Fall is a beautiful, but fleeting season. It’s why creating a checklist felt like the perfect way to cross off as many to-do’s as possible. Here’s what we’re doing this fall. What’s on your list?
“It’s the best of both worlds scenario,” I say when people ask. “TLD is able to grow — continuing its mission and strengthening its business all at once.”
Imagine a leader of a successful company. They’re probably assertive, right? Have indisputable self confidence, maybe erring on the side of ego, and often lead the company with an iron fist.
It’s true, a lot of businesses have leaders that resemble this description, but one thing is likely – the leader you imagined was probably a man. For generations, women have faced barriers to obtaining careers with a leadership role. Even when they ultimately reach the position, women still encounter a double-edged sword based on the belief that leaders take one single form.
Elberta is a beautiful, quiet village nestled between Lake Michigan and Betsie Bay. It sits just a mile down the road from Frankfort, one of northern Michigan’s hottest growing destinations. And this just in — its home to an incredible business opportunity you’ve got to hear about!
Did you know that your dollar is multiplied more than three times when you spend it at a local store, than by purchasing at a national chain? Plus, locally grown and produced food packs more of a nutritional punch and it travels fewer miles to your plate, making it better for you and for the planet. We’re just scratching the surface here when it comes to the true value of local food in our community. The benefits range from economics and social connection, to improving health and the environment.
Our former Operations Director Tricia Phelps, has just taken the reins and become Taste the Local Difference’s new CEO. Groundwork Center for Resilient Communities featured a story on Tricia and the path that led her to local food and TLD.
Read the story here and learn more!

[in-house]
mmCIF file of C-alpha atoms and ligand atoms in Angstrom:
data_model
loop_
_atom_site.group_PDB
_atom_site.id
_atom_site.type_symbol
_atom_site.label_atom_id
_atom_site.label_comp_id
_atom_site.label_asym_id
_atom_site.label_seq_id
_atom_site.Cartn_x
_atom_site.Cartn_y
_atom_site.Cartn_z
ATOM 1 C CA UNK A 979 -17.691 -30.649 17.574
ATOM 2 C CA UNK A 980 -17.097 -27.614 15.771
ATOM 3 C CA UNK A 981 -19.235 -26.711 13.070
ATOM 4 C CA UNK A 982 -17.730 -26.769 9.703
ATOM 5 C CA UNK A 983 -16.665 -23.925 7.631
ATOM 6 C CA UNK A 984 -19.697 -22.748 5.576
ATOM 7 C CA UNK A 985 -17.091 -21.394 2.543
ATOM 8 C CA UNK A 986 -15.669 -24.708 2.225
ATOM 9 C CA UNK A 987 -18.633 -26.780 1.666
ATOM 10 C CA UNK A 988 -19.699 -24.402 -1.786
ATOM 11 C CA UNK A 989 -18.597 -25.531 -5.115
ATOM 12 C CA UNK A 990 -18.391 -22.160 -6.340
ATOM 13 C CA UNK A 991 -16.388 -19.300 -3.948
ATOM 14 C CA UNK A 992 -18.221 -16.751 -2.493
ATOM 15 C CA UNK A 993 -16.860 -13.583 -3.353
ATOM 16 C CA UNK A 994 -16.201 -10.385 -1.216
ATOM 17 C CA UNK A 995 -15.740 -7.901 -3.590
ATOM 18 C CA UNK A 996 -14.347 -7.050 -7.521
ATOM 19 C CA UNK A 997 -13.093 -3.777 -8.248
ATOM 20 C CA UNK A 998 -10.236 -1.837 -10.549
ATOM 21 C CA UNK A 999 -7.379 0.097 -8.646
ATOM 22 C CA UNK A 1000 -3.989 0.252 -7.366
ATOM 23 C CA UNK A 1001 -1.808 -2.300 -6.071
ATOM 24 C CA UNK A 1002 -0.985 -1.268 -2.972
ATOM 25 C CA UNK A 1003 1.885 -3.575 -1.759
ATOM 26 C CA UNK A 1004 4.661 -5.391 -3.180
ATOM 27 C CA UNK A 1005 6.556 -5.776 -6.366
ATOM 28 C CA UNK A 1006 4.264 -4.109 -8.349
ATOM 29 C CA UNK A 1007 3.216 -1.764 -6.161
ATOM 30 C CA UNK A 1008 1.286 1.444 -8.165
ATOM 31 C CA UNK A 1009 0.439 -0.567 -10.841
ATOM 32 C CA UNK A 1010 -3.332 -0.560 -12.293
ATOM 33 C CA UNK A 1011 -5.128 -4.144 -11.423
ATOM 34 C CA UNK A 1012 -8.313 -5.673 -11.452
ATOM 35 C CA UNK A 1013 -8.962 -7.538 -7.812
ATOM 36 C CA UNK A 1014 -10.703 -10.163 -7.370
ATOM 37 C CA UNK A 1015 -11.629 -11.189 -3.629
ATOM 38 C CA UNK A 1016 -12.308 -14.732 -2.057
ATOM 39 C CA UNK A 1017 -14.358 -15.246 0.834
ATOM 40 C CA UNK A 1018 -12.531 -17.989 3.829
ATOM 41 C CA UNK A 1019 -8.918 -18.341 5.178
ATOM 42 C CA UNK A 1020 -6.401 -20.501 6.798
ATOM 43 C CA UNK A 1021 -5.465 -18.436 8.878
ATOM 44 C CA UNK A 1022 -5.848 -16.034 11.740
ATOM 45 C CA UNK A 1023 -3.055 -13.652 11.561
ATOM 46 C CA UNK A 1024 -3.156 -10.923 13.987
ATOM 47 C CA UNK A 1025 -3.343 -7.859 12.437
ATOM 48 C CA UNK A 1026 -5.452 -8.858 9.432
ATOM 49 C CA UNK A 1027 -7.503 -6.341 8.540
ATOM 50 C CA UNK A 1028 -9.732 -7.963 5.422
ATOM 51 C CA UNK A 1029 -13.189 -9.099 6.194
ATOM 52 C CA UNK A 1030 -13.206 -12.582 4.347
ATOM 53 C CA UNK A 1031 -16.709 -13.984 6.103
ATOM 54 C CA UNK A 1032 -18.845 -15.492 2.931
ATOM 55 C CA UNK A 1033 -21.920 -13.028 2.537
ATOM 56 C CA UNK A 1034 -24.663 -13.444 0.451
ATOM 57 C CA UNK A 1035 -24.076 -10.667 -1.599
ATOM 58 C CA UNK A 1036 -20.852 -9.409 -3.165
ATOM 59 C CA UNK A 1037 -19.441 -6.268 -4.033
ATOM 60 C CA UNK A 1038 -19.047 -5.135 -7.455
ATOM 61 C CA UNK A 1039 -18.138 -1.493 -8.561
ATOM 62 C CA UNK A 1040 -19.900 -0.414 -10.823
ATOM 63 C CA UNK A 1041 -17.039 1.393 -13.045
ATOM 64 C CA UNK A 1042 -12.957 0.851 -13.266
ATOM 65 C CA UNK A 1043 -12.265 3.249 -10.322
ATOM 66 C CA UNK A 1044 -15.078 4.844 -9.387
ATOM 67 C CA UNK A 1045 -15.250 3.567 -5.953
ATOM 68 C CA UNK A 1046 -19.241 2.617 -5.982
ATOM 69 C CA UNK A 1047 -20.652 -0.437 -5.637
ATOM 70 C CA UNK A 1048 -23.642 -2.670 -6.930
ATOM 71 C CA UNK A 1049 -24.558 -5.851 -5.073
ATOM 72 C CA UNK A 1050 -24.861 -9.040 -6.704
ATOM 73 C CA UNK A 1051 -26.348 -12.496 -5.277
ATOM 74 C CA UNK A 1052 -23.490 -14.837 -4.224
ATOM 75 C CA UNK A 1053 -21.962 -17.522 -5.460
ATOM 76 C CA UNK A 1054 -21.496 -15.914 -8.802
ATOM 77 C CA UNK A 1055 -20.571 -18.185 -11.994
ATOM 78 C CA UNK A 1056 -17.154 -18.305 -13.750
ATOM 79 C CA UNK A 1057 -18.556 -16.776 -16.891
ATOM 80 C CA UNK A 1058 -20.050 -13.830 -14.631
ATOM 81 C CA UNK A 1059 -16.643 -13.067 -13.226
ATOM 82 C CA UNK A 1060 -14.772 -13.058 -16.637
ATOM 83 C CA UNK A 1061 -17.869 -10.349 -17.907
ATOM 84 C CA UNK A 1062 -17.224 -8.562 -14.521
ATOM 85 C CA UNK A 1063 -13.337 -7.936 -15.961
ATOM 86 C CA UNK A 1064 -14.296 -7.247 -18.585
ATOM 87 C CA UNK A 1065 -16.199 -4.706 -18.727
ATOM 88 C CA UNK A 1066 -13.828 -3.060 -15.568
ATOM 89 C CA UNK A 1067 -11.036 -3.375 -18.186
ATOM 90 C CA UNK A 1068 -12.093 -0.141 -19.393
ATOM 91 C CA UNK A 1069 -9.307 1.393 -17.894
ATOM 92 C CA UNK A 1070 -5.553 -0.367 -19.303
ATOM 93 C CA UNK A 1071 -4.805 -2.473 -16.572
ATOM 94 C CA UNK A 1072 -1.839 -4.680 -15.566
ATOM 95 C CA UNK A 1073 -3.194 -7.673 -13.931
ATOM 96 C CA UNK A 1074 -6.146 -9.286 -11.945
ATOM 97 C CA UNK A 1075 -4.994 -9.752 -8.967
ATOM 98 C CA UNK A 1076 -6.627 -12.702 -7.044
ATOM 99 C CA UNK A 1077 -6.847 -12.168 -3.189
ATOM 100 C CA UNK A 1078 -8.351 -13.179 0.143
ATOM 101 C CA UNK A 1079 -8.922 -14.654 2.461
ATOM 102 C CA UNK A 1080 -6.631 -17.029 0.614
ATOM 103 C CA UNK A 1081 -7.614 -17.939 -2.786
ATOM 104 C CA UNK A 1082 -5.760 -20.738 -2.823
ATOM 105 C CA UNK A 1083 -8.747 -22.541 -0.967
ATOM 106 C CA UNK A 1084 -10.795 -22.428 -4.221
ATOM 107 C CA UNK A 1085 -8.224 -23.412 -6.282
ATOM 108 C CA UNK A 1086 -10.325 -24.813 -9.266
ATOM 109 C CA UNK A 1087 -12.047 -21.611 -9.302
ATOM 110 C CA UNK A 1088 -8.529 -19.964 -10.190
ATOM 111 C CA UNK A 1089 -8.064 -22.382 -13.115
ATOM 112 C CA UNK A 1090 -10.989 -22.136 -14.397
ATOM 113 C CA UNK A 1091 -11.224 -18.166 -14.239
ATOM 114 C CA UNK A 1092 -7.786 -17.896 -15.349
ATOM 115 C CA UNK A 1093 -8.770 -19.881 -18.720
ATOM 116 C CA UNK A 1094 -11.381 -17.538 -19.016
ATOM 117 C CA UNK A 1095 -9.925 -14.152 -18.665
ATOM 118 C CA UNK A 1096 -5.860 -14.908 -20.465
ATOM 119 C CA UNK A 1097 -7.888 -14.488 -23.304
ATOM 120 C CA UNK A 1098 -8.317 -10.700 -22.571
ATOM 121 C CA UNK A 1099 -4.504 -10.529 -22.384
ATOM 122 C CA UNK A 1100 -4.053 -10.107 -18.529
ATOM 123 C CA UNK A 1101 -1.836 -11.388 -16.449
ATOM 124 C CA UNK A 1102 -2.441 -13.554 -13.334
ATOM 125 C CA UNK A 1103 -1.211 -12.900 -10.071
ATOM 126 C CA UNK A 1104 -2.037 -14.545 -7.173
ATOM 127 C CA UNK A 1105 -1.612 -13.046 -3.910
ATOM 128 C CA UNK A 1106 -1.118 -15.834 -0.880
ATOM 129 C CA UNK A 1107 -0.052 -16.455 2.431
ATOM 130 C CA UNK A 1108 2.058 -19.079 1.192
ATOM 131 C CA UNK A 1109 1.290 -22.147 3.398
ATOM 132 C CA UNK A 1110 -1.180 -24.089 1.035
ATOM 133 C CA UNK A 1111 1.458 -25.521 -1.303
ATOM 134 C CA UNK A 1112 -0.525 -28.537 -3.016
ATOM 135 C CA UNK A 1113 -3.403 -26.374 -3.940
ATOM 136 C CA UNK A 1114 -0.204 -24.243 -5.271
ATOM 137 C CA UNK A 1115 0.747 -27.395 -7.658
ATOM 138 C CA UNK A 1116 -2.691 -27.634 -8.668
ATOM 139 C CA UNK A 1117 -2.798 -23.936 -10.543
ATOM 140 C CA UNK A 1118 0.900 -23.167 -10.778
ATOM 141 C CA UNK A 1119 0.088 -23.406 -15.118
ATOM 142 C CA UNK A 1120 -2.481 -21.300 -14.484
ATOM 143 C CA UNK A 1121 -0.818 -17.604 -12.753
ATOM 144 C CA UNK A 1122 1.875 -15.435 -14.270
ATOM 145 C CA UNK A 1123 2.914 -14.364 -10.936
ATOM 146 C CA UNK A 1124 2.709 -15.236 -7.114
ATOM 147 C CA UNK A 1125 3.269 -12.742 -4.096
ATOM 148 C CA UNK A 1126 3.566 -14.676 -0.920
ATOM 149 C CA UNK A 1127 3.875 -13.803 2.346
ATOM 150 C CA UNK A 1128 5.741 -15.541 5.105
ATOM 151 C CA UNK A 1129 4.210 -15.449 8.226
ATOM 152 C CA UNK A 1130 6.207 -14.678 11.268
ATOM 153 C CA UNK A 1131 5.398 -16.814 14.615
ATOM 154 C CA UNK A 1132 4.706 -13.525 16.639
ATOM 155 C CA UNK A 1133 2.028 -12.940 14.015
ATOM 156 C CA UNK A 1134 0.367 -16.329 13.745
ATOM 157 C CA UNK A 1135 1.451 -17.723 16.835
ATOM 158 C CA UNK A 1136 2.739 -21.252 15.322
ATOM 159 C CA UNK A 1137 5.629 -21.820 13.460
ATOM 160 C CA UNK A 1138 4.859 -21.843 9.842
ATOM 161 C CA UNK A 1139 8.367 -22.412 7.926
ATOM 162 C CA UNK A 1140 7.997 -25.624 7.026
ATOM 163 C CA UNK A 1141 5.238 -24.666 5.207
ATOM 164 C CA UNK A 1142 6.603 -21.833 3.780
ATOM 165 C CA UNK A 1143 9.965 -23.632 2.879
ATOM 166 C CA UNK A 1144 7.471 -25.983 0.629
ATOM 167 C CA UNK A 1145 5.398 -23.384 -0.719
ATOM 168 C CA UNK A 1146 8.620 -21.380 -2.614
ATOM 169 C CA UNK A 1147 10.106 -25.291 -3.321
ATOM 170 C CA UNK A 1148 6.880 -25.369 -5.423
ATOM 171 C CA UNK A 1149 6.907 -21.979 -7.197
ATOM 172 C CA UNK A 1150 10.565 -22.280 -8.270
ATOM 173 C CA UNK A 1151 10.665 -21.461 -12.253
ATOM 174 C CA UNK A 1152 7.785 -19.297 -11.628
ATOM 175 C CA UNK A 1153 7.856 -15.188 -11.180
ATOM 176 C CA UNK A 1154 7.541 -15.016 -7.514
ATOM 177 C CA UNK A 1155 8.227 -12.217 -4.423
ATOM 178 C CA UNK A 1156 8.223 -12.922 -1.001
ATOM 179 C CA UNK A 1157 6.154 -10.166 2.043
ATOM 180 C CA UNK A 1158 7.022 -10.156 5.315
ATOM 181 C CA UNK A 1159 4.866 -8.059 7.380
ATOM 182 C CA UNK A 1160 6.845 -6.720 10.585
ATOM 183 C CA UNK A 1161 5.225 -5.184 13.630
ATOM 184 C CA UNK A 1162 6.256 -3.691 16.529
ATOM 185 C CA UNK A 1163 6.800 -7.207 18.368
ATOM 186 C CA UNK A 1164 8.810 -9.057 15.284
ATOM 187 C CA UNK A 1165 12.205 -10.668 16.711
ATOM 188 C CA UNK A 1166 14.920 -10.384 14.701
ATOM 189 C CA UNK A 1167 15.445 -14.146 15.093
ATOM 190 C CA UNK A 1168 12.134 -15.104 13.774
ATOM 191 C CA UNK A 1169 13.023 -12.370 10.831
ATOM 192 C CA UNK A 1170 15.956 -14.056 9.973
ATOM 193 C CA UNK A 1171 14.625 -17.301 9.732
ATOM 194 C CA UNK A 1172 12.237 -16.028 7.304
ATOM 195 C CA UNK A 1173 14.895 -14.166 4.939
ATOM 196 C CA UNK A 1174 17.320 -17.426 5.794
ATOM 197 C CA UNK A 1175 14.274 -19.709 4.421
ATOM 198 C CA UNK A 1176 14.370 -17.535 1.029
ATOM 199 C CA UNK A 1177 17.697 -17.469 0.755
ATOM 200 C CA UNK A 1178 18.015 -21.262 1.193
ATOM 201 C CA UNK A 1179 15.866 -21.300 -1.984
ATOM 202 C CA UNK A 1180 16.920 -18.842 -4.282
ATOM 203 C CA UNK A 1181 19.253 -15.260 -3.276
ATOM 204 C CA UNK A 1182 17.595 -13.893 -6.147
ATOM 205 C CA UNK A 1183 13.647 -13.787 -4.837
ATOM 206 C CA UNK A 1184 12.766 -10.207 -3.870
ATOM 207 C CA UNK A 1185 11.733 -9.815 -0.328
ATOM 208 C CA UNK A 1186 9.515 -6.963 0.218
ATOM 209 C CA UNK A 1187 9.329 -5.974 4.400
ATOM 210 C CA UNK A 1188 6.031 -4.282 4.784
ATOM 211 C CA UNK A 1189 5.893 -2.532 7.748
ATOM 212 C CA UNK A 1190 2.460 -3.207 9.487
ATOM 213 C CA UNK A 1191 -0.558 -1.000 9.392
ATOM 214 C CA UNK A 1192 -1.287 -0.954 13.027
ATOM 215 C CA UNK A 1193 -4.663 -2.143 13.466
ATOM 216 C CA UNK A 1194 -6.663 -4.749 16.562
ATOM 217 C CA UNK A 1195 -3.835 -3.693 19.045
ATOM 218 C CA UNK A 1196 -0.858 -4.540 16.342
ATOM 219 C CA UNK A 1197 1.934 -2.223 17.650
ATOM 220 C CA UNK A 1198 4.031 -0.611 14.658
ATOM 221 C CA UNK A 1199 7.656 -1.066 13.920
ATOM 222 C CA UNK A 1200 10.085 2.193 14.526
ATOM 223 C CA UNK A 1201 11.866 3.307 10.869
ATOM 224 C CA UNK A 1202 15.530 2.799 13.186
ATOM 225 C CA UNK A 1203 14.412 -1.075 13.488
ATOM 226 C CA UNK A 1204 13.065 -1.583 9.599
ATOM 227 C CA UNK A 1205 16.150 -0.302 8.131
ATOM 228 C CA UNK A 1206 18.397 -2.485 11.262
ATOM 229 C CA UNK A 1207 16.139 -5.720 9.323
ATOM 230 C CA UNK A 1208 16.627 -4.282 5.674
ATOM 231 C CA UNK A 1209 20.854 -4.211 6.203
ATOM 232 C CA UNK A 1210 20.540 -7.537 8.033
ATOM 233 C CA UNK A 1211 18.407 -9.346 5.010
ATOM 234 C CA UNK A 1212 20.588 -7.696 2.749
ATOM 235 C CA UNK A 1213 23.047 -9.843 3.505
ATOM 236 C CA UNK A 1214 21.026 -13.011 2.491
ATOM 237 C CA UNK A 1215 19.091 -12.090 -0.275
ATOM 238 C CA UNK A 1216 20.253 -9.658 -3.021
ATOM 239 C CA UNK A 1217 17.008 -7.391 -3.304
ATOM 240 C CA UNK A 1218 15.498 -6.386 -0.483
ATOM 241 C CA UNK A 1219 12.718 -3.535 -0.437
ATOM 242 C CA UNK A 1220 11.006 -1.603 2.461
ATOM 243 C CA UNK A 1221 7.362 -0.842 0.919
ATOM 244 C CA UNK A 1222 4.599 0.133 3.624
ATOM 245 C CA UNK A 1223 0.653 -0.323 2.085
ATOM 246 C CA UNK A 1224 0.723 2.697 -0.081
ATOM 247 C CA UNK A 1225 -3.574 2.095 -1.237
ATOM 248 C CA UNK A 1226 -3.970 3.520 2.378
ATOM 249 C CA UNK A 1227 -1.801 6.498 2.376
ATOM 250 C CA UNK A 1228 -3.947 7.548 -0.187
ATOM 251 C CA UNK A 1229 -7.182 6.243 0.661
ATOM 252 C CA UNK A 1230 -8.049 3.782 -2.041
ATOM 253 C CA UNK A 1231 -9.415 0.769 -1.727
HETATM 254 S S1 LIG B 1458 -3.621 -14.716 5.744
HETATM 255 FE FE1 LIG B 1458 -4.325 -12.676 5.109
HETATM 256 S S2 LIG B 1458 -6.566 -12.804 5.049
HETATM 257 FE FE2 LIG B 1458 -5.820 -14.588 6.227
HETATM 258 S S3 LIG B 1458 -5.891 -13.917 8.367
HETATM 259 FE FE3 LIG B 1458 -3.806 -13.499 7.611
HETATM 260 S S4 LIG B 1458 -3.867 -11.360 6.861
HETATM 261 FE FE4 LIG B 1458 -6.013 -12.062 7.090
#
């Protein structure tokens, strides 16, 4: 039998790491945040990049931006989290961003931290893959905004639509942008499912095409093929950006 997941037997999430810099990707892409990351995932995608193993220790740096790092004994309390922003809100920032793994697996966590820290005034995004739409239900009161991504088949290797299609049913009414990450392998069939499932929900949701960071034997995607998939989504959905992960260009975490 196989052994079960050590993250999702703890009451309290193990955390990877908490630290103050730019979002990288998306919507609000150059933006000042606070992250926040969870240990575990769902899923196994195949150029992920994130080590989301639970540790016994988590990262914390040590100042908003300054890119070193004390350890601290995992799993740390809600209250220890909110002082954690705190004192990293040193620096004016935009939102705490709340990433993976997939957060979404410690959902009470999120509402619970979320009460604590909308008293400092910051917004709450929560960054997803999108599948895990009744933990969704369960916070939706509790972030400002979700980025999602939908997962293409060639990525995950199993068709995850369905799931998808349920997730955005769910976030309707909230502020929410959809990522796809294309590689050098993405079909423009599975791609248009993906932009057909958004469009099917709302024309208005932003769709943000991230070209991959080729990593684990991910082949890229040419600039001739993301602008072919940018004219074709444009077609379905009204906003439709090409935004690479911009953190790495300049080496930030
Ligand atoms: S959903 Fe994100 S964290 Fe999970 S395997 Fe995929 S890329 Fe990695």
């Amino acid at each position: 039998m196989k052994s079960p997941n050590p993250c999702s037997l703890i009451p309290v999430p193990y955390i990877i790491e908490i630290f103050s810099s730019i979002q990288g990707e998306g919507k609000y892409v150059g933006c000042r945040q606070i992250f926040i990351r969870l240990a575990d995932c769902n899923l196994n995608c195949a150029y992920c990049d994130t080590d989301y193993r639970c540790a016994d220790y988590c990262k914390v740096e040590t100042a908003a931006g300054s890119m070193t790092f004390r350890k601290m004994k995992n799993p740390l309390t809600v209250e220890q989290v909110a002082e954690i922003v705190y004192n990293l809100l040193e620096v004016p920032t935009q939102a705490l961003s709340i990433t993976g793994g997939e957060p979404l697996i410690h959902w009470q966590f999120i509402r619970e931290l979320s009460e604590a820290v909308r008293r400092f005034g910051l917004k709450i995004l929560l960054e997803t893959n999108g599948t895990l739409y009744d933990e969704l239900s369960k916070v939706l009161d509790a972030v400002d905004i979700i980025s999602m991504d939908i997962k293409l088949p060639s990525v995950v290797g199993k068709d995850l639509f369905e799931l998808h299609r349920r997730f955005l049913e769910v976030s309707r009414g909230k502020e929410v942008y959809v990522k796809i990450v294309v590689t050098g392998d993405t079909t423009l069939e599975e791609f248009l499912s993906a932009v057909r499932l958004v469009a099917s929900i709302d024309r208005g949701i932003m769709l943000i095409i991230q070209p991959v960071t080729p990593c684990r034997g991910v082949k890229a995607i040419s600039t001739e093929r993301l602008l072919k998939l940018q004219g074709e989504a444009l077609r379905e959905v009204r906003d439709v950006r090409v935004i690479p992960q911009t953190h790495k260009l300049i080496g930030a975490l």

AND with Thanksgiving on the horizon, Tricia shared recipes for some of her new and old favorites — dig in, and have a wonderful holiday, filled with lots and lots of local food!
Community can often be a word people just toss around, but when the community literally owns your business, there is no taking it lightly. Oryana Community Co-op was an idea devised on the back porch of a home in Traverse City. It came from a small group of passionate community members looking to start a buying club and have control over where their food came from. That buying club started in 1973, and is now a 10,000 square foot, $17 million-a-year business that still lives by the founding principles of quality, accountability, sustainability, and localism.
The job of a farmer is never done. To do it well, they must think critically and instinctively to determine the vast number of influences a plant may be under at any given time. The work is labor intensive, never just 9-5, and with all the effort and best intentions — mother nature gets the final say. It’s an incredible career, worthy of the utmost respect and this region is lucky enough to have generations of farm families that still tend the land today.
It might be surprising to hear, but finding the perfect CSA Farm is a lot like choosing a love match.